The shops and restaurants clustered around Second Street and Franklin Avenue are a full half-mile from the retail phenomenon known as Magnolia Market at the Silos. But they’re feeling the parking pinch the Silos have brought to downtown.
In a case of the solution becoming a problem, the free Silo District Trolley loop that the city started last summer to ease parking congestion has encouraged Silo shoppers to park at the already crowded public lots in front of River Square Center and Stone’s Throw.
Now the downtown Public Improvement District and City Center Waco are asking the city to take several steps to steer those customers to other lots.
“We at City Center Waco and the PID are concerned that this is a serious problem,” City Center Waco executive director Megan Henderson said. “The unavailability of parking for customers of the river district is contributing to a decline in business for those establishments.”
The PID board, which oversees a fund for special downtown services, met Monday and recommended some short- and midterm solutions to the parking crunch.
They start with removing references to the public parking lot from tourist promotional materials and with removing signs advertising Second and Franklin as a trolley stop. Next, the “public parking” signs at the lots would be replaced with new signs advertising public parking only after 5 p.m. and on weekends, though the lots would remain open to the public without restriction.
In addition, the PID board asked the city to encourage users of the Waco Convention Center to park across Third Street from City Hall and to make the underused city parking garage at Fourth Street more welcoming to visitors. In the midterm, the PID board is also asking the city to consider creating an alternative public parking lot somewhere else along the trolley loop.
Assistant City Manager Deidre Emerson said city staff has already scrubbed mention of the River Square trolley stop from its online publications and will bring the other recommendations to the July 18 council meeting for discussion.
For those who have circled the block looking for a space around RiverSquare or the Magnolia …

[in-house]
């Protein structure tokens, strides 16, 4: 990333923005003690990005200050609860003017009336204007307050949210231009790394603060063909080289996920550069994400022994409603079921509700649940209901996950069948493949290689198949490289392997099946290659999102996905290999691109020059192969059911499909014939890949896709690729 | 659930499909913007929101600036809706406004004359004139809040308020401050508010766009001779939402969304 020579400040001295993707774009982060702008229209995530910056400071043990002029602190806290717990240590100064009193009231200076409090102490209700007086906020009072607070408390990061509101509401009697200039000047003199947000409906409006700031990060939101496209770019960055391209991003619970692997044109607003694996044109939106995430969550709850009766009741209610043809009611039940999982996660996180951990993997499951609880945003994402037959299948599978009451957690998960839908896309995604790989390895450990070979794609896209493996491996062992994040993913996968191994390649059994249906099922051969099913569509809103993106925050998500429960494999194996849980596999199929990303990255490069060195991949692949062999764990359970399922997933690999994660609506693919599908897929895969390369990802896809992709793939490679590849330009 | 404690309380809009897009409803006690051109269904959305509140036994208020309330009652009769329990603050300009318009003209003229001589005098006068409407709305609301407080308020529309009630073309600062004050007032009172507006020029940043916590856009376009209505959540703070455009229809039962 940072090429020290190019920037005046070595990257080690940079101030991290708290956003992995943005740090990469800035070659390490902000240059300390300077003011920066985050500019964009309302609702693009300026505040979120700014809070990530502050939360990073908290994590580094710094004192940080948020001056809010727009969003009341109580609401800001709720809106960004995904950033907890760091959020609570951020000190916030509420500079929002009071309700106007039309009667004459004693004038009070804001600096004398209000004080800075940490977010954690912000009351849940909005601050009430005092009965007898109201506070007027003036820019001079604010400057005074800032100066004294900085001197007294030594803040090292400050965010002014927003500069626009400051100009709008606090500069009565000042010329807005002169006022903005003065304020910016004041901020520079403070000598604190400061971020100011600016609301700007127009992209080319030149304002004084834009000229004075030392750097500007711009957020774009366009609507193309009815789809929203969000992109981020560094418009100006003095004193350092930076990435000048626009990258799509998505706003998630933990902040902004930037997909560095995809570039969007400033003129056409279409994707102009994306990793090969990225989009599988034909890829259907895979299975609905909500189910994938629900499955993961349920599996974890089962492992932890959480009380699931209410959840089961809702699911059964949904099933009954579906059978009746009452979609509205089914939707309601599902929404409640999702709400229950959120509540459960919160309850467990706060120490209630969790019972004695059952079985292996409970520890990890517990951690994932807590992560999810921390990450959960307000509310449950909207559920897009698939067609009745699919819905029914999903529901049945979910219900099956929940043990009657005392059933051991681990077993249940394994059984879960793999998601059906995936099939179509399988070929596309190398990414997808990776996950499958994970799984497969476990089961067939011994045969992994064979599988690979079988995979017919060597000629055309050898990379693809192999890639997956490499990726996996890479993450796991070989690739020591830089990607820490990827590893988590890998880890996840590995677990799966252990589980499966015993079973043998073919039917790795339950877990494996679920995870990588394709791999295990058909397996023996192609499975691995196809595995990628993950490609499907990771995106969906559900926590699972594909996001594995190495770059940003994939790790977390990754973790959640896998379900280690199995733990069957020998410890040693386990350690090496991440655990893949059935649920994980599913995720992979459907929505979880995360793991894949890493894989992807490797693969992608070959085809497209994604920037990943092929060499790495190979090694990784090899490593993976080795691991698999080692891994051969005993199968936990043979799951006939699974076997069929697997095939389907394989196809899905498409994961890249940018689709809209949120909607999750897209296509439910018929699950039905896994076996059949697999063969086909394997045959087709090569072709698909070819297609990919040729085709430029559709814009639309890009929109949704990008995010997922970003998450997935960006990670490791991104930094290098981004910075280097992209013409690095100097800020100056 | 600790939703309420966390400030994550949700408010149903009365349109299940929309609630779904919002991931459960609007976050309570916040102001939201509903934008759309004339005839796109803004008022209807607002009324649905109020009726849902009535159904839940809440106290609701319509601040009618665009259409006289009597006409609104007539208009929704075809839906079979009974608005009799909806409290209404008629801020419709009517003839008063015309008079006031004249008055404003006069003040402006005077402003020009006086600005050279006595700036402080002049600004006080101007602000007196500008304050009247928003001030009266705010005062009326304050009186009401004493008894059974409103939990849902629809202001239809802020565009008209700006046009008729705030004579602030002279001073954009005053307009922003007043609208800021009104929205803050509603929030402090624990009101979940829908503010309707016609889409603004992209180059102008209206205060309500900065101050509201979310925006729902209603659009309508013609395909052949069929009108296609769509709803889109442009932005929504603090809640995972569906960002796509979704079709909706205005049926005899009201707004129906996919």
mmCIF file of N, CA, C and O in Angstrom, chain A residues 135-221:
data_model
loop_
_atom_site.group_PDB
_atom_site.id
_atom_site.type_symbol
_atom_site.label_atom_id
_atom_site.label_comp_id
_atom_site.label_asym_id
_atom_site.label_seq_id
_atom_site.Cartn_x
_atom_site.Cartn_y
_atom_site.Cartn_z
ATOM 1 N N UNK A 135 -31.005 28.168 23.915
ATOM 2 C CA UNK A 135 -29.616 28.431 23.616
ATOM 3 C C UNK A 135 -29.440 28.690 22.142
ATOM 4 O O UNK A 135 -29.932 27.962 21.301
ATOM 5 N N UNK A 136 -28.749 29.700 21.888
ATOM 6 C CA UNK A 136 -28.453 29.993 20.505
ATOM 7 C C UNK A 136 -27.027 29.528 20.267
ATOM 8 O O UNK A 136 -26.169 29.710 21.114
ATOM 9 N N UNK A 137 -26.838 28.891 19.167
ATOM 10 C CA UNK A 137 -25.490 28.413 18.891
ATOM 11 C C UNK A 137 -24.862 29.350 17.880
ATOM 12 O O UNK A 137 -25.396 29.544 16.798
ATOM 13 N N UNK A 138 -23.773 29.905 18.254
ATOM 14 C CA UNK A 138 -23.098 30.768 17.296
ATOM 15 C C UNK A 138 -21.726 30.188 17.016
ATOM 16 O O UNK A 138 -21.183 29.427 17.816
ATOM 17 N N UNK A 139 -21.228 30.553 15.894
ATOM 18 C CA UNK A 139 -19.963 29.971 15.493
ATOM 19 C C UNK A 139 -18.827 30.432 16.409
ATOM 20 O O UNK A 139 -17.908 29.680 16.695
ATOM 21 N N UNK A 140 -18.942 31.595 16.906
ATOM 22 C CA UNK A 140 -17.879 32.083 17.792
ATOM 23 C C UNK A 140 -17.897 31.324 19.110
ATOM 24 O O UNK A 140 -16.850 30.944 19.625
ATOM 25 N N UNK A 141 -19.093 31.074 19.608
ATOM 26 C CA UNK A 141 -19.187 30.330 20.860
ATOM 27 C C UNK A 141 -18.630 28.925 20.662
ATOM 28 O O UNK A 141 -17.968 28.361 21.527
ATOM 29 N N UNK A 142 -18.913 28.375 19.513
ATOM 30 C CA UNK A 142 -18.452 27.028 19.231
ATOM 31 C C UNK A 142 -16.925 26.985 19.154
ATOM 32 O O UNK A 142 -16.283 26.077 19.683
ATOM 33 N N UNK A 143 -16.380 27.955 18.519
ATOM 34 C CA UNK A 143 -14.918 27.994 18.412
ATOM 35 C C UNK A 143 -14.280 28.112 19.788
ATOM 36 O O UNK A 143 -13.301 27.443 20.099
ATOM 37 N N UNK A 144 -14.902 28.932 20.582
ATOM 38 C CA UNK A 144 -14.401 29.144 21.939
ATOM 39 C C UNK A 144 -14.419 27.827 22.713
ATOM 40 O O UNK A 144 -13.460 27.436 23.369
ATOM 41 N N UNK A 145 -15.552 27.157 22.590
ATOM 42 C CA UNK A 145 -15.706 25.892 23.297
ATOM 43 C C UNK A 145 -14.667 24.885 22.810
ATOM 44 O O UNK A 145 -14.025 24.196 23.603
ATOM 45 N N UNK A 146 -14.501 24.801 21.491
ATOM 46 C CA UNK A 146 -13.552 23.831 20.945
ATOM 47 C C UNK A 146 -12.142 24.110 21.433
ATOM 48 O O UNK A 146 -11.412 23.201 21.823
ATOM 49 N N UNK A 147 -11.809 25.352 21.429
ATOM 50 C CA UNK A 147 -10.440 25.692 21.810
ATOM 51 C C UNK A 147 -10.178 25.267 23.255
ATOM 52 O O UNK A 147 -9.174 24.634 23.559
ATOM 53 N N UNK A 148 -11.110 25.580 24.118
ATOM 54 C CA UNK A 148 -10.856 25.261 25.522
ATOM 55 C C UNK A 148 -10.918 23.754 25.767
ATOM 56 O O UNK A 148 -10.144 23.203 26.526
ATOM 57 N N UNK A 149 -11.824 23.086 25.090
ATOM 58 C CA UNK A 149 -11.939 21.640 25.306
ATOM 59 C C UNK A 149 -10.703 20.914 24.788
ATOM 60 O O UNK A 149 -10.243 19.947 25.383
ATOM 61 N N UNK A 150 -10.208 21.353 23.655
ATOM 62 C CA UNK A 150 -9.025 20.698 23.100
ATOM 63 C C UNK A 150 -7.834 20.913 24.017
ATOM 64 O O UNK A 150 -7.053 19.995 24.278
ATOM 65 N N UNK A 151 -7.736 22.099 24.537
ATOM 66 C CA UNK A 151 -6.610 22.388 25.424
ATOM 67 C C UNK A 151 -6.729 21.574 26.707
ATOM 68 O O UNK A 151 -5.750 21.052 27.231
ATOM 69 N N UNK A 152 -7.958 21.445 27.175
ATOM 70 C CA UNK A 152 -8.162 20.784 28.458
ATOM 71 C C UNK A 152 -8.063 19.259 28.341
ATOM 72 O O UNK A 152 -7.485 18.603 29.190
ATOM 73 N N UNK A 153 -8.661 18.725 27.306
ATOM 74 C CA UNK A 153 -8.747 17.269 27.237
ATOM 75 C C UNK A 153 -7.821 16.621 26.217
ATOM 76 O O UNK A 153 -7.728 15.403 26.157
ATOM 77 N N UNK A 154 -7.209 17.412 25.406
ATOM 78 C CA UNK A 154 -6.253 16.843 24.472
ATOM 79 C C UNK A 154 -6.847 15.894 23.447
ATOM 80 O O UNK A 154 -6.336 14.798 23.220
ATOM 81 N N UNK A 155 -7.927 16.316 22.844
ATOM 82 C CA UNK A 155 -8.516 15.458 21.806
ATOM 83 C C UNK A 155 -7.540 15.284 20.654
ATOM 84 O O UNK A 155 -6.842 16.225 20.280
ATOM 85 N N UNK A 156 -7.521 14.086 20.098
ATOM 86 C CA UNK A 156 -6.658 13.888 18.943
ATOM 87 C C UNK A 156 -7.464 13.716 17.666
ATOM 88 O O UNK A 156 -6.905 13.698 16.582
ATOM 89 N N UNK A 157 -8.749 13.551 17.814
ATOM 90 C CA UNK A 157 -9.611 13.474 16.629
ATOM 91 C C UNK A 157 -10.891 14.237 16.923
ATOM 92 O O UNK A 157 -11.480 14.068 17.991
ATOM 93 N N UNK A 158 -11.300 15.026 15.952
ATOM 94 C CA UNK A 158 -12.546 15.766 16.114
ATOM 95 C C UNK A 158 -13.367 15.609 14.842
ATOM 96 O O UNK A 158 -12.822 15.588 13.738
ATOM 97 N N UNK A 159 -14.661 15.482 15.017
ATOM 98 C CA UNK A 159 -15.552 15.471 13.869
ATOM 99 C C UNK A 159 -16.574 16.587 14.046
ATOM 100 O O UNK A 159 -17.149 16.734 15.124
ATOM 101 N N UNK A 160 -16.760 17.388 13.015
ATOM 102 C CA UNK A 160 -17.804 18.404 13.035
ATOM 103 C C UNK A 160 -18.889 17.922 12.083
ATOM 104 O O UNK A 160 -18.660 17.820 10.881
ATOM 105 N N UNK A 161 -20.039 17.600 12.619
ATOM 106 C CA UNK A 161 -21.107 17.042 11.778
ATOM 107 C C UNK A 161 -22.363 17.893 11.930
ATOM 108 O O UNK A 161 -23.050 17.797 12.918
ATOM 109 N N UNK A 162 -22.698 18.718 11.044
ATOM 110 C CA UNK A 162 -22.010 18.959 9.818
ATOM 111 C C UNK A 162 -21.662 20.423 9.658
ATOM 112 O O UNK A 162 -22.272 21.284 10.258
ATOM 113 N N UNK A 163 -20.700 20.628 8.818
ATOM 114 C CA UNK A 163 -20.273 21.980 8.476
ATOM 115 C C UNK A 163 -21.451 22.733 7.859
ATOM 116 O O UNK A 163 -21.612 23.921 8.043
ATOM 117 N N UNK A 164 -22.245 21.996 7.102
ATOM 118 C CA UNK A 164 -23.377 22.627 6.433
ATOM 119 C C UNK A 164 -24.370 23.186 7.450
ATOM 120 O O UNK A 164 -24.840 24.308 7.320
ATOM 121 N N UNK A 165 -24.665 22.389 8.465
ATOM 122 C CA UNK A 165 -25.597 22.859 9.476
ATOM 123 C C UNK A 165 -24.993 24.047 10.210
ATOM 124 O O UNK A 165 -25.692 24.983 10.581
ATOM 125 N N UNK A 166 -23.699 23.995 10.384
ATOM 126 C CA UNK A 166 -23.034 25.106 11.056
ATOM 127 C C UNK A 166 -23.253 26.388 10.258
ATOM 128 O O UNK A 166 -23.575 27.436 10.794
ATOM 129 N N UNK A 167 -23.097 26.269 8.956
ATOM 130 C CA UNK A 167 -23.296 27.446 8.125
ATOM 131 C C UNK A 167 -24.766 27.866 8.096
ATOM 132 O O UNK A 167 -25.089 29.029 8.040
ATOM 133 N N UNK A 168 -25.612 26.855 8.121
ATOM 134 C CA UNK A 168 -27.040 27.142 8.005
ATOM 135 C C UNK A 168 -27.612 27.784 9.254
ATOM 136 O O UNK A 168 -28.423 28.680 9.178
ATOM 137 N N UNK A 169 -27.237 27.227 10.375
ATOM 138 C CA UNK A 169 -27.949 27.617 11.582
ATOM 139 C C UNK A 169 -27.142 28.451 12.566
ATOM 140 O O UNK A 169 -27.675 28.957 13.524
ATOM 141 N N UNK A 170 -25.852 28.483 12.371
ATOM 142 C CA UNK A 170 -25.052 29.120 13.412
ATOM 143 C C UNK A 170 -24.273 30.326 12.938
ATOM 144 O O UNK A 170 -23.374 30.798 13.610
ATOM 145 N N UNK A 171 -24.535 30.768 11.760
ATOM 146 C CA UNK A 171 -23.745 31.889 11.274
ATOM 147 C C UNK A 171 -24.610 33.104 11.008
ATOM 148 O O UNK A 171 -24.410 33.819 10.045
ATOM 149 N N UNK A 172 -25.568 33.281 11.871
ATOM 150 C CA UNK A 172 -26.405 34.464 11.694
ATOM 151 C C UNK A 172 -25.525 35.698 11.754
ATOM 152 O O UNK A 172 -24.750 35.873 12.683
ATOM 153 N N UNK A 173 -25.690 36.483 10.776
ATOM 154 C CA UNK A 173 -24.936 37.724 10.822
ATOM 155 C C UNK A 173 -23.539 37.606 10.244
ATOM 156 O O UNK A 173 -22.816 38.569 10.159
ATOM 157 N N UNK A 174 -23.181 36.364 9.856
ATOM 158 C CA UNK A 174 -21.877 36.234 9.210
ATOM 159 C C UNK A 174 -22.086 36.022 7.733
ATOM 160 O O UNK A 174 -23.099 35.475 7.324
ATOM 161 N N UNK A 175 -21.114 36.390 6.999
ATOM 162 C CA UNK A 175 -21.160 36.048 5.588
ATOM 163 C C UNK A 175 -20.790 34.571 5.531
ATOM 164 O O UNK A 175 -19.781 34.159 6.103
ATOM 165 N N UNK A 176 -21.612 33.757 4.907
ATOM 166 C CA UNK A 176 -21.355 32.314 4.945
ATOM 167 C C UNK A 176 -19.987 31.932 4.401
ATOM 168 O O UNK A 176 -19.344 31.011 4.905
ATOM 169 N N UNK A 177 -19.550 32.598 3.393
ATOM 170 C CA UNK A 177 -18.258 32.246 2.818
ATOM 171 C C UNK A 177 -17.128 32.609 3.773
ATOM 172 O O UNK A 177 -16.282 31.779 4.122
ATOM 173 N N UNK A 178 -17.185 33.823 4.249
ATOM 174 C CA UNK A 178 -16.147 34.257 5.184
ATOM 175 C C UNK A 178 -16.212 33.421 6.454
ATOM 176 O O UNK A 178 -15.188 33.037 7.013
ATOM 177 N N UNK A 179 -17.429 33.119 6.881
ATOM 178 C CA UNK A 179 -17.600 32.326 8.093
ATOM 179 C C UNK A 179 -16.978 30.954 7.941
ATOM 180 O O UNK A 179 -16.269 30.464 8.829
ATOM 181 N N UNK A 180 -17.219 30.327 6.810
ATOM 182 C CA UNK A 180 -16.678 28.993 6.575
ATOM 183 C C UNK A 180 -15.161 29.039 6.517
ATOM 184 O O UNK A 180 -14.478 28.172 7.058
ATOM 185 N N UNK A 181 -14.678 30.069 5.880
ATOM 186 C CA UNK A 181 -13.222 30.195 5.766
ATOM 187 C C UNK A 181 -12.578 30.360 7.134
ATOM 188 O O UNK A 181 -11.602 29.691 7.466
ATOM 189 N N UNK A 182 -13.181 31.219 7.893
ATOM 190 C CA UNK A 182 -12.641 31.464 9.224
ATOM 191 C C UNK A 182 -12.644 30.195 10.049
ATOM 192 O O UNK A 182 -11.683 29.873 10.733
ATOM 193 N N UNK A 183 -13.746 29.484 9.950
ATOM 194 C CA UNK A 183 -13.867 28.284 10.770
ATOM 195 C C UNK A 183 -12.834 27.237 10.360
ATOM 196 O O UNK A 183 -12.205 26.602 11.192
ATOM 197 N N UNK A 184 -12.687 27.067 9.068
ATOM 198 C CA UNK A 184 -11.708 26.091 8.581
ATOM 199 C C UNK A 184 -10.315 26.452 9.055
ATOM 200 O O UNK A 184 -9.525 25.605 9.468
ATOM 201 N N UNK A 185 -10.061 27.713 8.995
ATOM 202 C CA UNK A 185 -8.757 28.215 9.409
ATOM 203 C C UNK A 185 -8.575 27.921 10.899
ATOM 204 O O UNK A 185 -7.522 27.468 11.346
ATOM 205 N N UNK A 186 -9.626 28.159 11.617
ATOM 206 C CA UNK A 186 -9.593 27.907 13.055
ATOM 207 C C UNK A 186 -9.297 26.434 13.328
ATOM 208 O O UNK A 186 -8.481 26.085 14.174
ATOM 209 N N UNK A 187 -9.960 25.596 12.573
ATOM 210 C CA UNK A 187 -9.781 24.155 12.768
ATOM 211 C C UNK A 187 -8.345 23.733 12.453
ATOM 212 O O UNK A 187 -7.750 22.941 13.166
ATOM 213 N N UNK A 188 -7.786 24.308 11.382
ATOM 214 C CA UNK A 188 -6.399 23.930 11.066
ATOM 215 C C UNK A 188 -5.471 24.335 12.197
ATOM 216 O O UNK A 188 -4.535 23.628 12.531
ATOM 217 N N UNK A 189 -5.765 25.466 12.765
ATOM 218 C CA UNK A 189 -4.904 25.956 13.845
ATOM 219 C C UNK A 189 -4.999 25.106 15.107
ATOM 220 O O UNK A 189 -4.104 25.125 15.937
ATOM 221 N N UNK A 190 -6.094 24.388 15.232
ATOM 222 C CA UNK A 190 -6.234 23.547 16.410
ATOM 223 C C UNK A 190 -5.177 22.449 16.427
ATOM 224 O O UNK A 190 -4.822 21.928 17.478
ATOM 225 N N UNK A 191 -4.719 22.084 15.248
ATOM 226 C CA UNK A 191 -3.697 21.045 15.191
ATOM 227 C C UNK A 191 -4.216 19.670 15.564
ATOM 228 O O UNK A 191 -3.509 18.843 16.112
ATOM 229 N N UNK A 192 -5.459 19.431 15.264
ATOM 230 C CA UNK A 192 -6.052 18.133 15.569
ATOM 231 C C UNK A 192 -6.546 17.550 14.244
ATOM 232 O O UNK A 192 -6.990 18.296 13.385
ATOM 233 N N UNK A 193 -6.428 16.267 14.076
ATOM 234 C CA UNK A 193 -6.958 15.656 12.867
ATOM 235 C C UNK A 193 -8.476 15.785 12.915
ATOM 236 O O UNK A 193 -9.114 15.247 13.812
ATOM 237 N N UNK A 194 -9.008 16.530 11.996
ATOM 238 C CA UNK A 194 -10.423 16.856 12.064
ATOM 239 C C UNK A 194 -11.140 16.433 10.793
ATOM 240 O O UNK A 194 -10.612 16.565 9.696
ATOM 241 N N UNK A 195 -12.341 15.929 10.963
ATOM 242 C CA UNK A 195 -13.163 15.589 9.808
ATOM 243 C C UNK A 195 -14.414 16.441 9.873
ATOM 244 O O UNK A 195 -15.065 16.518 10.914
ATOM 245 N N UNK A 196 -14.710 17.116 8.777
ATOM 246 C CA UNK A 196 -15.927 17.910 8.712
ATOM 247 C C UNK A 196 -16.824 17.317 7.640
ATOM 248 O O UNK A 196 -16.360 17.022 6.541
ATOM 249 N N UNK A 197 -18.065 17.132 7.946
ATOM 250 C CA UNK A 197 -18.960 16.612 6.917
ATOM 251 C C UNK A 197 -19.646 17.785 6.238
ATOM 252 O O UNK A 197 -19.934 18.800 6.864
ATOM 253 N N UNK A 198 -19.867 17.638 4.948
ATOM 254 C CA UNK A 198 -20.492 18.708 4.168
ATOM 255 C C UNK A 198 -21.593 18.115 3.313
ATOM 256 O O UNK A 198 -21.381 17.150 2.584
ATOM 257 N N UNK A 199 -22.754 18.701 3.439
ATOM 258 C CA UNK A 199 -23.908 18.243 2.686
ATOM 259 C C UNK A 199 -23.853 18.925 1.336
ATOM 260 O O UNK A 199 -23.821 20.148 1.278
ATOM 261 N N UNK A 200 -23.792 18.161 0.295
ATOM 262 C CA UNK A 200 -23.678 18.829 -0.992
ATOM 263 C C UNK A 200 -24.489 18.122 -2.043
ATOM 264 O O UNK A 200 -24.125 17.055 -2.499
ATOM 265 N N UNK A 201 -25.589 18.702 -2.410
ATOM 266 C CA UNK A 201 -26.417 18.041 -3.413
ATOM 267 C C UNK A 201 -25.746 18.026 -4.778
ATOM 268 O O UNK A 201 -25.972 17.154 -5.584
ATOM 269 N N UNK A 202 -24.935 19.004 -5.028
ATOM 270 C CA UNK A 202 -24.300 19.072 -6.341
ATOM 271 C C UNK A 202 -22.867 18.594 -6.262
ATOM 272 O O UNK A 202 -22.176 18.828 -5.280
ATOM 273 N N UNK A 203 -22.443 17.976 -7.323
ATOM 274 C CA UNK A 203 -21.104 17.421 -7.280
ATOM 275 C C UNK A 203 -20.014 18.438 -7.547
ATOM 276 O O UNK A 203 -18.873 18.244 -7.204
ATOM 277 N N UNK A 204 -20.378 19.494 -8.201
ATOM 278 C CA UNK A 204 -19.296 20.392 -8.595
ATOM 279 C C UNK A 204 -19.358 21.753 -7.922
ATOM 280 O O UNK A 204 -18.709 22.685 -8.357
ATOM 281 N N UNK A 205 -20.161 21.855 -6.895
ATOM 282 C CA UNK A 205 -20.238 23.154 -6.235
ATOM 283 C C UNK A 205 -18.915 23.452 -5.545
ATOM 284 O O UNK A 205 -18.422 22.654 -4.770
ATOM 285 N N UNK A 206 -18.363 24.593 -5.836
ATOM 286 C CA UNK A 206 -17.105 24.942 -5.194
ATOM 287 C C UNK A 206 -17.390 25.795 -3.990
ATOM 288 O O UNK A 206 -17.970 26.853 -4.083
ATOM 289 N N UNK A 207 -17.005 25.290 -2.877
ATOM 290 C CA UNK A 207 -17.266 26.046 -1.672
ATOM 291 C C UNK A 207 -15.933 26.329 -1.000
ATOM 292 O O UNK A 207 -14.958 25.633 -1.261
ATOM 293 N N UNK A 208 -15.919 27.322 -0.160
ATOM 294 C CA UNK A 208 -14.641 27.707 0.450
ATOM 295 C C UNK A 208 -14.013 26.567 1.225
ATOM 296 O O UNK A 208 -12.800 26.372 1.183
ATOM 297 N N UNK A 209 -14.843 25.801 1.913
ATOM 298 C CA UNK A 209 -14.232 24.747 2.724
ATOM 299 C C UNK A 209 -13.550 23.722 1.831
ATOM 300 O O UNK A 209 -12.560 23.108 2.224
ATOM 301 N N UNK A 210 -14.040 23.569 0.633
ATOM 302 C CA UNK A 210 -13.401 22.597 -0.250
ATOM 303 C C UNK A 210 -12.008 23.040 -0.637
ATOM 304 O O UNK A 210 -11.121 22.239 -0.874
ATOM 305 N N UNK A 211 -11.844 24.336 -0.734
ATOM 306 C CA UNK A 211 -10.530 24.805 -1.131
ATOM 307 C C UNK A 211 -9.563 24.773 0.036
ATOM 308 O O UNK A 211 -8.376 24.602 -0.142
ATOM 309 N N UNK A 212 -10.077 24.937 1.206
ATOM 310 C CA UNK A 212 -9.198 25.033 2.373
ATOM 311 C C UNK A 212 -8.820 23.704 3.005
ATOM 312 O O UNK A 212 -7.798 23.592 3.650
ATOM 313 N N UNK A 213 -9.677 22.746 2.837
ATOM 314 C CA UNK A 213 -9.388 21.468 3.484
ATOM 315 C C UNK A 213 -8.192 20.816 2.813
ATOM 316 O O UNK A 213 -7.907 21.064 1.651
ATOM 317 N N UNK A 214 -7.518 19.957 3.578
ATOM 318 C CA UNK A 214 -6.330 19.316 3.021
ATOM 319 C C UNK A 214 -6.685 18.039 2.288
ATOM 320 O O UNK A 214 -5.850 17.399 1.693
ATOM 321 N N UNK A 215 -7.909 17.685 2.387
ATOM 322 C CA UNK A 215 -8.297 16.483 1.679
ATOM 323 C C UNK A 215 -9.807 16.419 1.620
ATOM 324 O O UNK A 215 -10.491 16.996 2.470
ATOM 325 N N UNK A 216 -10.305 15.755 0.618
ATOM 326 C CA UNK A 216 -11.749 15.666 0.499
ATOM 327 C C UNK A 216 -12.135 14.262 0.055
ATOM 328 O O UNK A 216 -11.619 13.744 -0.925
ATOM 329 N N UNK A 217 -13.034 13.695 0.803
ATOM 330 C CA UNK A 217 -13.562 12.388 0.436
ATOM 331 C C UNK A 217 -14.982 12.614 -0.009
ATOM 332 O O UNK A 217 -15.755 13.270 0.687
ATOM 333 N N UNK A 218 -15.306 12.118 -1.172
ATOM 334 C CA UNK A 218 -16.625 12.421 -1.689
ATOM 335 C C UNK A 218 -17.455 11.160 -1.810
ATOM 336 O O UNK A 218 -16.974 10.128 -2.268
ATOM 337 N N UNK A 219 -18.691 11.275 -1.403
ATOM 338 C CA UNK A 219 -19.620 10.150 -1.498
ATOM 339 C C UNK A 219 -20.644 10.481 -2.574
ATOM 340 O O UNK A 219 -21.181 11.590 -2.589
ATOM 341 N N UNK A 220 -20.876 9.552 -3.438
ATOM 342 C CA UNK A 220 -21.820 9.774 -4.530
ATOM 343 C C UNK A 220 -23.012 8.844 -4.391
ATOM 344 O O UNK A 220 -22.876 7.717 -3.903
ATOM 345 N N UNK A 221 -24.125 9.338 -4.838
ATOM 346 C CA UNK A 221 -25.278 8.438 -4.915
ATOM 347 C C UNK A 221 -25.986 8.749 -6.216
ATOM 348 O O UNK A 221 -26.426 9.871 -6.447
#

Henderson’s nonprofit group provides staffing for the PID and helped conduct a recent parking study for downtown that the PID commissioned. The study, conducted last year, found the lots between Third Street and University Parks Drive were the most used in downtown, often reaching full capacity. The average car was observed to stay an hour and 45 minutes.
But the dynamics have changed since those observations were made last August and September. The trolley route, which debuted in July 2016, grew in popularity over the ensuing months, with most Silo visitors using free parking near the Waco Downtown Farmers Market site around University Parks and Webster Avenue.
But since early 2017, that free parking area has closed because of a site cleanup for future development, and tourists have migrated to River Square to park, according to Henderson and the merchants.
“When the trolley started, it was great,” said Jennifer Wilson, owner of the Spice Village retail emporium at River Square. “We were super excited about the possibilities and the amount of people it was going to bring to us. . . . But what we discovered is that because the city had this listed as one of the parking places to get on the trolley, cars would literally stay here all day. It’s hurting people who are coming directly to River Square.”
Wilson said her business is getting plenty of tourist traffic, but she worries that it’s at the expense of local customers.
“Our Waco customers are not coming to us anymore because they’re so frustrated with parking being such an issue,” she said. “I think all the businesses down here have seen the abandonment from some of our locals because they don’t want to have to deal with the parking.”
Ninfa’s Mexican Restaurant also has seen the mixed blessing of Waco’s Magnolia boom, general manager Darlene Johnson said. She said the tourists do come to eat at the restaurant, where they can get a discount by presenting a Magnolia sales receipt.
‘Nowhere to park’
With the growing popularity of Waco’s city center, is it time for a big public parking garage in the heart of downtown?
“They definitely bring in a lot of people, but I do hear a lot of locals talk about it: ‘I wanted to come, but there was nowhere to park, so I assumed you were busy,’ ” Johnson said.
Henderson said the parking crunch is having a big effect on the smaller food establishments and on office leases. She said River Square has 24,000 square feet of office space available, and Stone’s Throw has 17,000 square feet upstairs. But parking issues make that space a hard sell.
Trent Weaver, owner of Stone’s Throw, agreed that parking is a challenge to leasing that space.
“It purely depends on the type of tenant you put in there,” Weaver said. “You might have a 100-employee tenant interested, but there’s only 132 spaces for parking.”
Already, that parking lot serves Bangkok Royal, Fuzzy’s Taco Shop, Wing Stop and Teriyaki Park, as well as Bicycle World, which is preparing to move to a new space a block away. New clothing and spa boutiques and a liquid nitrogen ice cream shop are also in the works.
Weaver said he welcomes the traffic from Magnolia, but he said business in the river area has grown enough to justify structured parking.
“There’s no doubt we need a few parking garages strategically placed down here,” he said.
Henderson said Weaver might be right, though it might take millions of dollars and several years to get one built, and much more study would be required. She said City Center Waco in the next few weeks will start collecting new parking data to get a better gauge of what’s needed to help River Square and Stone’s Throw thrive.
“Everybody’s goal is that those places will be full,” she said.